Beauty In all ages and in every country the Hair has been regarded a: one of the most essential cha racteristics of beauty. To em bellish, improve, and preserve it has ever been the object of al who entertain any regard foi their personal appearance. MES S. A. ALLEN'S w ORLDIS HAm RESTORE] Never fails to restore gray hair to i t youthful color. It acts directly upr 1\ the roots of the hair, invigoratii g them, cleanses the scalp, reir.oviiy Dandruff, rendering the hair so t. silky, and glossy, and disposing it remain in any desired position. It is a real Hair Restorer and Ihiir Dressing combined in one bottie. It is perfectly harmless, and has hosts of admirers, male and female, young and old. The consumer lias the benefit of 40 years' experience that it is the best, "ONE BOTTLE DID IT." That is the expression of many who have had their gray hair restored to its natural color, and their bald spot covered with hair, after using one bottle of MRS. S. A. ALLEN'S WORLD'S 11 AIR RESTORER. It is not a dye. Sold by Chemists and Perfumers. BRIDAL BOUQUET BLOOM BEAUTIFIES THE COMPLEXION. BEAUTY To the FACE, NECK, ARMS & HANDS, SUPERIOR TO POWDERS. It is utterly impossible to detect in the Beauty it confers any arti- ficial character. Bridal Bouquet Bloom is a most agreeable, refreshing, cooling and beautifying Balm to the Skin. A single application, requiring but a moment of time, imparts to the face, neck, arms, and hands a delicate softness and marble purity, with the tint and fragrance of the lily and the rose. It removes Tan, Freckles, Sunburn, and all roughness and blemisheii. Price 3s. 6d. per Bottle. Sold by Chemists and Perfumers. Manufactories: 114 &. 116, Southampton Row, London; Paris; New York. Printed (for the WELSH NATIONAL NEWPAPEB COMPANY, LIMITED), by SAMUEL HUGHES, at his Office, York Place, Bangor, in the County of Carnarvon, February 20th, 1885.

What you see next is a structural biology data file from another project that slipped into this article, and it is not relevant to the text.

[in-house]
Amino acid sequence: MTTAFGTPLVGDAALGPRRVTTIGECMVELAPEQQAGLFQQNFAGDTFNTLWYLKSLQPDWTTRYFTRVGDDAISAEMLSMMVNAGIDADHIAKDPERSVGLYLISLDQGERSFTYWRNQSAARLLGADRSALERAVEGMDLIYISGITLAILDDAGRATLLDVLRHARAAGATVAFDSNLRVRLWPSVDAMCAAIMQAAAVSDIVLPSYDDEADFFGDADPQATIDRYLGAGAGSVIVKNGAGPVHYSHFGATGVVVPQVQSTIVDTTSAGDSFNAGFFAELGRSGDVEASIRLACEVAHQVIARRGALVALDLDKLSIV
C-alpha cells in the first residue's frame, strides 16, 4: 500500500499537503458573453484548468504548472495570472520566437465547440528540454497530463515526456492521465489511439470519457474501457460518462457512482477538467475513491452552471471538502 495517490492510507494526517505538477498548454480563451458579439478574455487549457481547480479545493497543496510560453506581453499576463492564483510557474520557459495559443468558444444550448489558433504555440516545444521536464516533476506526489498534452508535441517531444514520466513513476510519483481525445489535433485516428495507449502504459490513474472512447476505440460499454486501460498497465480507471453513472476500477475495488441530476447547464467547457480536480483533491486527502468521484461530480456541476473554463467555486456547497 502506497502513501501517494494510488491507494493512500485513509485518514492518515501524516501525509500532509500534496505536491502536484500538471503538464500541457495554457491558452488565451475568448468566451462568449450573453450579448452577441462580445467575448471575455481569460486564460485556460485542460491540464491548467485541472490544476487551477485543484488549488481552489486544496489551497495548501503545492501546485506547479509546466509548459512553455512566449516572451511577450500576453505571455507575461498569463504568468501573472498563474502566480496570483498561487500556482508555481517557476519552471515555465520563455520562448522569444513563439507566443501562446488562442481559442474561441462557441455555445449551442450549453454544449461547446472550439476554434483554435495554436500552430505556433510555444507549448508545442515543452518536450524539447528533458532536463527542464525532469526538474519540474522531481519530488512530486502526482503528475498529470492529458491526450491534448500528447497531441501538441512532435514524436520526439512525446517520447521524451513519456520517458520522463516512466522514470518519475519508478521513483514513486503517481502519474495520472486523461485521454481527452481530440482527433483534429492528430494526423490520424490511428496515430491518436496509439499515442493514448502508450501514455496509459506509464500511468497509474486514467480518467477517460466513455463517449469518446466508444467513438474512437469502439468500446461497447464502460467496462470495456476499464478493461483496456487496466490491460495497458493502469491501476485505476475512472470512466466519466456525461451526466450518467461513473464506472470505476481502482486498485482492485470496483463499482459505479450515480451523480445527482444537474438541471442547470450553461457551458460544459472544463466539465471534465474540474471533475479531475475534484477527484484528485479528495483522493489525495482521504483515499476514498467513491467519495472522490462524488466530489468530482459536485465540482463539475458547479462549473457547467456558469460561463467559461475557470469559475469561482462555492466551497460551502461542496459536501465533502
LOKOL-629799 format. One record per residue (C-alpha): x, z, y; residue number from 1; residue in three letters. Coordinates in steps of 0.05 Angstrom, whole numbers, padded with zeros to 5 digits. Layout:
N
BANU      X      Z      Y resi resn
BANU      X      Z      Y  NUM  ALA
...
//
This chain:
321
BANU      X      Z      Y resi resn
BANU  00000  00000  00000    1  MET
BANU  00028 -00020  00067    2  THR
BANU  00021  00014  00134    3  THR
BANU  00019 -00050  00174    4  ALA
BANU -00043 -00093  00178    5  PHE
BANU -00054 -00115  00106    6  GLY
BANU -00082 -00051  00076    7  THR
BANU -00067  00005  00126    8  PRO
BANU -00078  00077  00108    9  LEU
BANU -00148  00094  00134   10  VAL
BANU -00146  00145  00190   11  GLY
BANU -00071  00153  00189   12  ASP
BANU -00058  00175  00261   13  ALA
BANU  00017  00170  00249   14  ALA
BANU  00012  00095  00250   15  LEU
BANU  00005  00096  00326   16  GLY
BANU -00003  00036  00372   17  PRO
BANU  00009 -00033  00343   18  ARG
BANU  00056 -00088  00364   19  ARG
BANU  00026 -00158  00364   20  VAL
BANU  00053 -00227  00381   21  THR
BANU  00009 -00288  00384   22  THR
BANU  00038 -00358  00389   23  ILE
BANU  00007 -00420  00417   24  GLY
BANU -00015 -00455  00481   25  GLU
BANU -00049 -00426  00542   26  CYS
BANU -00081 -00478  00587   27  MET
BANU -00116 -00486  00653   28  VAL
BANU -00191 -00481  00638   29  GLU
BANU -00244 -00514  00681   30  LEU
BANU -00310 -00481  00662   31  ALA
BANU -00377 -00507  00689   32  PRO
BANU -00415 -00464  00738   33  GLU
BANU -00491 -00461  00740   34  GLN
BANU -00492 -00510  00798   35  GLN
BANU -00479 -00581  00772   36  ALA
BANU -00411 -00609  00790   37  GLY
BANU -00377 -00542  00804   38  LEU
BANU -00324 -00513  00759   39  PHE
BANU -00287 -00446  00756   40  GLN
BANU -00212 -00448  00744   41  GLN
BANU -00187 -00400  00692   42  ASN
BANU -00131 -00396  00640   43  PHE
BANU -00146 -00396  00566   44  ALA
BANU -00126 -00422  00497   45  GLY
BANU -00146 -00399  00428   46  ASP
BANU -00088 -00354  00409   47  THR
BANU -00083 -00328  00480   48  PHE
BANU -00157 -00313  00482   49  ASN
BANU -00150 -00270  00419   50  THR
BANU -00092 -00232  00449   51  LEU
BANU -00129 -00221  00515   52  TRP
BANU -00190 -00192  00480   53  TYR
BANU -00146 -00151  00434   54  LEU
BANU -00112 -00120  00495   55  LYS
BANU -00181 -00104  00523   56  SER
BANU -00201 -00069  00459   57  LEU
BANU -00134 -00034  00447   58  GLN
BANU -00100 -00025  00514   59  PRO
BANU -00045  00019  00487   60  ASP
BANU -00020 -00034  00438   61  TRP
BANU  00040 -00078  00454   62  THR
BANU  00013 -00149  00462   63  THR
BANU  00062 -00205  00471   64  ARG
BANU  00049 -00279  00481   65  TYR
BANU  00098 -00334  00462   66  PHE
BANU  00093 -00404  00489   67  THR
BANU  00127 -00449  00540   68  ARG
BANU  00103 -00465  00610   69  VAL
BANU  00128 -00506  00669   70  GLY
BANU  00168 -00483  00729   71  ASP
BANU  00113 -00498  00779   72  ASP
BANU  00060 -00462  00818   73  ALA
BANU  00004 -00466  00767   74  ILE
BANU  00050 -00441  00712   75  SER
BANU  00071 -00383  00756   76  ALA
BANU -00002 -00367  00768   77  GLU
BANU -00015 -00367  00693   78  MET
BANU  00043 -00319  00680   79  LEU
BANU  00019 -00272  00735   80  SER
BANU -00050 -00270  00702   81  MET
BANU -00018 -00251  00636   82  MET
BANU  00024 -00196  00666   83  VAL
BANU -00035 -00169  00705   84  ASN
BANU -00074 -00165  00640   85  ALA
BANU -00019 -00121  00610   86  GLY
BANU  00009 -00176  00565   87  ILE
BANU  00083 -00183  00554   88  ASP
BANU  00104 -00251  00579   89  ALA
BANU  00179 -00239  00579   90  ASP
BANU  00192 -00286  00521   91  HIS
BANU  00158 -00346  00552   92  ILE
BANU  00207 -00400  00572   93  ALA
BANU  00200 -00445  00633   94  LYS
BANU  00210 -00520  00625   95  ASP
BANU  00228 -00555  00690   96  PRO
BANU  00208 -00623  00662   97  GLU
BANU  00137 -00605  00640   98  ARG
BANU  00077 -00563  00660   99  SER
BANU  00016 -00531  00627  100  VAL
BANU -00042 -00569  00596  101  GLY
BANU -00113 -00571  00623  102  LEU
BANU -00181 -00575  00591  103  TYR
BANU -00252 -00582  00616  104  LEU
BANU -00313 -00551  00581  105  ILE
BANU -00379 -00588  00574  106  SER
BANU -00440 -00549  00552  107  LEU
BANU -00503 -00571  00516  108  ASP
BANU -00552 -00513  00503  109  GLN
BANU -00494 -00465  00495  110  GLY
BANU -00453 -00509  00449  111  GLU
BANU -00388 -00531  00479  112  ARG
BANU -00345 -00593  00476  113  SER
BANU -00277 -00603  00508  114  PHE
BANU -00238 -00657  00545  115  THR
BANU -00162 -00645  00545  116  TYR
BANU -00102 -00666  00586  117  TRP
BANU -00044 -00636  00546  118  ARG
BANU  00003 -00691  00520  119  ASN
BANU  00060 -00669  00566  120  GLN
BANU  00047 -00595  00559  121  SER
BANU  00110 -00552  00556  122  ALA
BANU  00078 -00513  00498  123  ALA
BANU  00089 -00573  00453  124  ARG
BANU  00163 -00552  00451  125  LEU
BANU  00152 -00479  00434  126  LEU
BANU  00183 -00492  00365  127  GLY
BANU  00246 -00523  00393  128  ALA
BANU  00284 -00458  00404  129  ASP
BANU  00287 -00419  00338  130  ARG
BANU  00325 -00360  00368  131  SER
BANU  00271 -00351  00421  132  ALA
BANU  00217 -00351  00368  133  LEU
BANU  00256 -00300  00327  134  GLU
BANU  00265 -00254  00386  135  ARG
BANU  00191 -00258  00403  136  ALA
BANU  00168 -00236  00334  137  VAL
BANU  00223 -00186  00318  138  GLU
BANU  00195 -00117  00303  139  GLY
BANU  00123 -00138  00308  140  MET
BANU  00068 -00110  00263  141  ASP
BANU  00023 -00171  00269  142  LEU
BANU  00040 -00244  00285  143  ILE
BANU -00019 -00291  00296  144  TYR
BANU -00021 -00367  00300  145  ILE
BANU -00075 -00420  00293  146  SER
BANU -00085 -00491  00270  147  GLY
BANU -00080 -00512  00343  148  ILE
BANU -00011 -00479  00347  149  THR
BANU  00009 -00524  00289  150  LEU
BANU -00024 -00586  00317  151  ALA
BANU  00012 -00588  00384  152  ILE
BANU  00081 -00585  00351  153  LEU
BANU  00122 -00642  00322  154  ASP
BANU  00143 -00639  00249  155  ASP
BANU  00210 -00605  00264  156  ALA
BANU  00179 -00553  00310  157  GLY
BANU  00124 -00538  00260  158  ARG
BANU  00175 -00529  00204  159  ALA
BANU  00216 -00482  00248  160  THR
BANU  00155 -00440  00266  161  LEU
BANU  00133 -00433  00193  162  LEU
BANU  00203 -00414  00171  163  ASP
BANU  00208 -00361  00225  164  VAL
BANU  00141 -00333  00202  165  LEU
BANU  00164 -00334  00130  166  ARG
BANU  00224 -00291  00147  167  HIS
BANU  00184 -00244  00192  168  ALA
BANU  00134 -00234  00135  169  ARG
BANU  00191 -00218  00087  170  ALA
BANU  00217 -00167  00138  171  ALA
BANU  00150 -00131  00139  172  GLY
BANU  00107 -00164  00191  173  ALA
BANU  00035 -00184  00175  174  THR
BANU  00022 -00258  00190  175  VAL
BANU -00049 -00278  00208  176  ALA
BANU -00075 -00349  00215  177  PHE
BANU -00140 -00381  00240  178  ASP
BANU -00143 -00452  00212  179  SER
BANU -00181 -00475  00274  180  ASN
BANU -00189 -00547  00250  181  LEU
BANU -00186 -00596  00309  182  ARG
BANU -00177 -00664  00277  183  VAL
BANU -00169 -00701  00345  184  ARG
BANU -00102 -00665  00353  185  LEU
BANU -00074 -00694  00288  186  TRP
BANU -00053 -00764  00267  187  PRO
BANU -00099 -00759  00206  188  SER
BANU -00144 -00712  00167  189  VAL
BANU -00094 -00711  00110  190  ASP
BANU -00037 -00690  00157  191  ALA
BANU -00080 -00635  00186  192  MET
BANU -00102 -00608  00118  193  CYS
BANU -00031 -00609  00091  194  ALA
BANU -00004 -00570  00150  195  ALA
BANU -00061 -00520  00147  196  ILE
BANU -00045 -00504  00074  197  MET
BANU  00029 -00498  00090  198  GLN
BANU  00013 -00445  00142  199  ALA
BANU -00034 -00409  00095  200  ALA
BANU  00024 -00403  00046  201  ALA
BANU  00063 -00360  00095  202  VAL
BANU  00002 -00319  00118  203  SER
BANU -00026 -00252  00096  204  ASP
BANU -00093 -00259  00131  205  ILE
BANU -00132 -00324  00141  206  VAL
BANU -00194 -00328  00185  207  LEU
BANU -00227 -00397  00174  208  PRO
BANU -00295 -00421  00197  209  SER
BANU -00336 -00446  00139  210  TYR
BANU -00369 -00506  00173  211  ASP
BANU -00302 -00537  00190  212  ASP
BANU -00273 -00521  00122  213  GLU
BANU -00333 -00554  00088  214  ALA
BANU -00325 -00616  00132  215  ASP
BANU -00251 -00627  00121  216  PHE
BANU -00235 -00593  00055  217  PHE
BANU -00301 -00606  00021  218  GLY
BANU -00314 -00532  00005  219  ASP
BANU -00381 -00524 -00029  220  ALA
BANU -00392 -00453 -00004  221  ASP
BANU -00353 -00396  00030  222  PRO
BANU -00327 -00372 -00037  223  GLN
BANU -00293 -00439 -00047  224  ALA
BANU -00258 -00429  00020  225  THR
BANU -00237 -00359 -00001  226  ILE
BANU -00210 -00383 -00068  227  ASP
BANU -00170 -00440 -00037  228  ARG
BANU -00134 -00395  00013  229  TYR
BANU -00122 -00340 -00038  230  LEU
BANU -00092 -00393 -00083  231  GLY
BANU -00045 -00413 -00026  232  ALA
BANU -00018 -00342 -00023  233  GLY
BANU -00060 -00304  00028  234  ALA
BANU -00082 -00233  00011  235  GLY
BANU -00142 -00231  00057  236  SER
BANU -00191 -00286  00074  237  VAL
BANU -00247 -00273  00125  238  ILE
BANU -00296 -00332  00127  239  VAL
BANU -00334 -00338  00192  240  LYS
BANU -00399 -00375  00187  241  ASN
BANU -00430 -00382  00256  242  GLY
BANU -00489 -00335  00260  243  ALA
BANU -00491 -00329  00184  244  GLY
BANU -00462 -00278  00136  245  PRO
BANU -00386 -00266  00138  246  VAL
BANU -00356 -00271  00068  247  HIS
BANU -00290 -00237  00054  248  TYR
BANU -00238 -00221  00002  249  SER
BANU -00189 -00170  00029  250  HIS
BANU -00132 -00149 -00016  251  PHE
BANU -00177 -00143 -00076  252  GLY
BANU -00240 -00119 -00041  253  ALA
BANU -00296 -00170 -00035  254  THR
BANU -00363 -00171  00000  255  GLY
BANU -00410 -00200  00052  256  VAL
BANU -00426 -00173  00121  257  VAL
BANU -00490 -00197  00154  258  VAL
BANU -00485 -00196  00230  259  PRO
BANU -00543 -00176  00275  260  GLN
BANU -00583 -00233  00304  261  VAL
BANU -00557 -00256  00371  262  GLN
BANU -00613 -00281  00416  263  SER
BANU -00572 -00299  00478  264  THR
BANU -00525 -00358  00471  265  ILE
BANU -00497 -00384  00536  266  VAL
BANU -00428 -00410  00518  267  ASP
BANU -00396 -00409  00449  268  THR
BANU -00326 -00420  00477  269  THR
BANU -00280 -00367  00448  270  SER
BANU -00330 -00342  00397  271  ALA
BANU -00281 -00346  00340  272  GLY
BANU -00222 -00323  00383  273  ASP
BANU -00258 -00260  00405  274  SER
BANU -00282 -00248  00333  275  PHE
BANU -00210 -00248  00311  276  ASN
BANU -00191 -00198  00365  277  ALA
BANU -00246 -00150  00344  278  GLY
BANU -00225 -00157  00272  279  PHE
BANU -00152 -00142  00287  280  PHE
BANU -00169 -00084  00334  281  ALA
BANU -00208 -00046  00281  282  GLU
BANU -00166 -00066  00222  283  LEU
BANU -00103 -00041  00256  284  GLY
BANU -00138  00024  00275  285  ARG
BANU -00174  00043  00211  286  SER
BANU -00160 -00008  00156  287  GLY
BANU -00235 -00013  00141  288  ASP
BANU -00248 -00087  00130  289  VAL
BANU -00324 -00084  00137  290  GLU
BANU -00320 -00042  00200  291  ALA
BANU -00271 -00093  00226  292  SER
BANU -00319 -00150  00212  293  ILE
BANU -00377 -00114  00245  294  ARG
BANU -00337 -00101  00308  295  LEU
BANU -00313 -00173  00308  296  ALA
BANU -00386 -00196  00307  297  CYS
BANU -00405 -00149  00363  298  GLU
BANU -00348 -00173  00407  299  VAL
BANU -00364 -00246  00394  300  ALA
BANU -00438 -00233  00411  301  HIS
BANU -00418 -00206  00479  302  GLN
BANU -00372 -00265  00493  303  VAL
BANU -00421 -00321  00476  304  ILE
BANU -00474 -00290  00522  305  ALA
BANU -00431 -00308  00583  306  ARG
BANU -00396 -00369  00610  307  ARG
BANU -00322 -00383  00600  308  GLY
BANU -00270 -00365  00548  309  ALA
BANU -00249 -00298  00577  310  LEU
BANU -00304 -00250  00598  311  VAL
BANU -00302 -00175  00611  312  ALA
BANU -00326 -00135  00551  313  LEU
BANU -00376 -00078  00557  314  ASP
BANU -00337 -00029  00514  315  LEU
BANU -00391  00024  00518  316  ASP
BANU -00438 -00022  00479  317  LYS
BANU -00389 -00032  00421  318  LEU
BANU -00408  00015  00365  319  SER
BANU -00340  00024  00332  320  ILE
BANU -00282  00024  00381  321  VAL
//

SAMUEL ALLSOPP AND SONS' East India Pale and Burton Ales, For Season ending October 1st, lS83, MAY BE OBTAINED (CARRIAGE PAID TO ANY RAILWAY STATION) OF THOMAS JONES AND CO., WINE, SPIRIT, ALE AND PORTER MERCHANTS, MENAI BRIDGE, ANGLESEY, At the undermentioned Prices :— Brand oil Cask. Per Hrl. Per Kil. Per Firkin. EAST INDIA PALE ALE D CO/- 30/- 15/- STRONG ALE. C 84/- 42 21/- DO. B 72/- :Ii- 18/- DO. AX Gti/- 33/ 1G/6 MILD ALE A GO/- 30 15/- DO. F 54/- 27/- 13/6 DO. XXX 48/- 24/- 12/- DO. XX 42/- 21/- 10/6 IMPERIAL STOUT IS 60/- 30/- 15/- DOUBLE DO. DS 54/- 27/- 13/6 STOUT S 48/- 24/- 12/- PORTER P 42- 21/- 10/6 WINES AND SPIRITS of the Best Quality sold at the usual trade prices. Private Houses supplied on the shortest notice. ^CHA AIVD DICKS '4-4 7 H EV, teSSV CELEBRATED jSSSB fs^BWTS,SHOES*SLIPPERS«iP^ ALL LEATh^R^ Spring GO TO DICKS OR DICKS, 217, HIGH STREET, BANGOR. 30, Market Street, Holyhead. LAMPS AND WINTER GOODS. JOSIAH HUGHES AND SON, FURNISHING AND GENERAL IRONMONGERS, CU'fTLERS AND DEALEUS IN ELECTRO-PLATE AND FANCY GOODS, BANGOR, HAVprE isginrg eat an pliemasmuerne sie n Vaanrnieotuy ncoif ng PEthTat RtOhLe EwUhoM le oLf AthMePir SN, EmW ade WbIy NTtEhe R BSesTt OMCK akeis rsa. lreaJd. y Hu. npaacnkd edS, OcNom'S- Collection of Lamps have always been highly admired, and given the greatest satisfaction. Their stock for the coming season surpasses anything they have ever exhibited before, and they flatter themselves that in no other shop n Carnarvonshire can be seen such a variety at such Unprecedentedly Low Prices, in many instances only ONE- FOURTH THE FORMER FIGURES. ALSO, Wouderfully cheap lines in Good Fendrs, Fire Irons, Coal Vases, Register Stoves, Kitchen Ranges Cooking and Heating Stoves, Bedsteads, Children's Carriages, Garden Seats, Vases, &c. A Visit of Inspection is respectfully invited. THE MANUFACTURING AND MECHANICAL DEPARTMENT of their business has been vreatly developed during the past few years, and has fairly deserved the large share of patronage bestowed upon it. The y 11 Tinman, Braziers, Coppersmiths, Blacksmiths, Fitting, and the Plumbing Departments are; all arranged jifextensive premises, suitable for all kinds of work. Repairs neatly executed. Special Arrangements for Heating Gre Churches, Chipels, Schools, &e. References can be had of some of the best families in the country fur euaiisive Hot Water and Sanitary work lately completed by them most satisfactorily. Please note the Address:- JOIAH HUGHES AND SON, NEARLY OPPOSITE THE POST OFFICE, BANGOR. BANGOR CORN STORES, ESTABLISHED 1884. AGENCIES: Richardson, Bros., & Co., Manure Manufacterers, lBelfast. Manchester Prize Cattle Food Company. Gloucester Specific for Foot Rot in Sheep. Evans' Excelsior Do Biscuits. r, Spratt's Patent Febrine Dog Biscuits. Game and Poultry Meal, Prairie Crissels, &c. A N U E L SEED STORES 'IMAY GS- A;kV oNtA -1 L BANGOR. BEST HOUSEHOLD FLOUR. Our Celebrated No. One, 8 lbs. for -Is. OTHER KINDS AS CHEAP AS TEN POUNDS FOR ONE SHILLING. •SJOPAVOJ DS-IOH s,031000 mar •^IREDRAOQ QDNUINSUI -11.)OIS 8AUJ I'BUADRAI AI(X -Sut,dmoo SOTRBJNSUI OQOJF) PUS UOPUOrj PUT? 1004-TC)Alrl EQJ, •OG> lsasioh JOJ OUUO^SOJF 7ua4t"1 ^OIAIOG OQJ] •S8AJBQ 1°1 POOJF tuilo-ea lualrj -lormoa aqL r SAIO^O'V Intending Feeders of Stock should call early at the BANGOR CORN STORES for the CROWN LINSEED CAKE which is at present Sold at comparatively Low Price. BRITANNIA HOUSE, BANGOR. Extensive special purchase direct from the manufacturers, of NEW BRUSSELS CARPETS, NEW TAPESTRY CARPETS, NEW KIDDER CARPTES, NEW KENSINGTON SQUARES in all sizes. Best value ever offered. Novelties, in Tapestry Curtains, Table Covers, and Window Hangings, Floor Cloths and Linoleum, in various new styles from 18 inches to-A yards wide, Stair Oil Cloths from 2^dper yard upwards. EVERY ARTICLE KEPT IN FURNISHING DRAPERY. WOOLLEN CLOTH DEPARTMENT—Exceptional value of Superior Block Worsted Coatings, Scotch and West of England Tweeds in a variety of new patterns, Suits made to order—good fit guaranteed. Boys' and Youths' ready-made Clothing in the most Fashionable Style in superior makes and finish. MILLINERY DEPARTMENT will be found replete with the newest shapes and most exquisite styles in Parisian and English Millinery. Straw Hats and Bonnets, Flowers, Feathers, Laces, Ribbons, Birds, all latest novelties. MANTLE AND DRESS DEPARTMENT—New Designs in Broche Satin, Ottoman Cloth, and Ottoman Silk Jackets and Dolmans. A magnificent stock of New Dress Materials, in all the new shades. ( An immense Stock of Men's, Youths, and Boys Felt Hats of the most Fashionable Shapes. H. HUGHES, BRITANNIA HOUSE, BANGOR. ¡ [ DR. JONES, D.D.S., &c., DENTIST, OPPOSITE THE MARKET, BANGOR. DR. JONES will be at LLANGEFNI every THURS- DAY afternoon, at Lledwigan-road, on the road to the Bank and the County Court. At ÅMLWCH with MR HUGHES, Stationer, 7, Market-row, TUESDAY afternoons, viz., January 13th, February 10th, March 10th, April 7th. At BETHESDA and EBENLEZER, the first Tuesday after the pay day. ESTABLISHED 1854. EVANS, RICHARDS, AND 00., WHOLESALE AND RETAIL GENERAL DRAPERS, UPHOLSTERY, CARPET, & MANCHESTER WAREHOUSEMEN, LONDON ROAD, LIVERPOOL. IN consequencc of their continually increasing Country Orders, both Wholesale and Retail, EVANS, RICHARDS & CO., have made special arrangements in orderto more fully develope that department of their trade, and are now in a position to execute all Country Orders with economy, promptitude, and despatch. They have also much pleasure in announcing that they have made very extensive CASH PURCHASES of all the LEADING NOVELTIES from LONDON and PARIS for the WINTER SEASON,and the undermentioned Departments are replete with new and fashionable Goods, offering decided and genuine bargains throughout: — SEALSKIN MANTLES FUR-LINED CLOAKS FUR CAPES JACKETS BONNETS HATS COSTUMES SILKS DRESS MATERIALS FLANNELS DRAPERY BLANKETS LACES SCARFS RIBBONS OUTFITTING TRIMMINGS GLOVES HOSIERY CARPETS CURTAINS BEDSSTEADS BEDDING SHIRTS &c., &c., &c ESTIMATES GIVEN. PATTERNS SENT POST FREE ON APPLICATION Parcels amounting to £1 and upwards, Carriage Paid to all parts of Wales and Shropshire. EVANS, RICHARDS&Co., LONDON ROAD, LIVERPOOL- D. ROBERTS, WATERLOO HOUlE, CARNARVON. IS SHOWING A CHOICE STOCK OF MANTLES, MILLINERY, DRESSES. ICE! IZHEW!! ICE ALWAYS ON HAND AT NOBLE'S MINERAL WATER WORKS, CARNARVON. All Orders will receive prompt attention. ICE! RHEW!! ICE! THE VOYAGE OF LIFE (A DESCPTIVE CANTATA), For Mixed Voices containing a Sreat variety of Solos, Choruses, &c., of a popular character. PRICE IN SOL-FA, 6d. O. N.,2s. 6d. (May be had also with Welsh words separately). Other Cantatas, with English words, price 6d. in Sol-fa DAVID, DANIEL, ETHEL WYN," (Tem- perance Cantata), and ABRAHAM." To be had from the Athor, H. DAVIBS, Bryngwyn. a Cefn, Ruabon. THOUSANDS OF FARMERS TESTIFY THAT THORLEY'S LACTIFER IS THE BEST MEAL FOR CALVES, AND THE MOST RELIABLE SUBSTITUTE FOR MILK IN THE MARKET. Calves thrive to wish, keep healthy, and free from Scour LAMBING SEASON. THORLEY'S FOOD IS INVALUABLE FOR SHEEP AND LAMBS, Mixed with ordinary Corn, Cake, Meal, &c JOSEPH THORLEY, KING'S CROSS, LONDON TO FAT PERSONS.—How to remove superfluous fat cure obesity and improve the health without semi-starvation dietary or fatiguing exercise, by F. C. RUSSELL (late of 15, Grove-street). Receipe and other particulars will be sent f ree on recipt of stamped. envelope to F. C. RUSSELL, Woburn House, Store- treet, Bedford-square, London, W. C.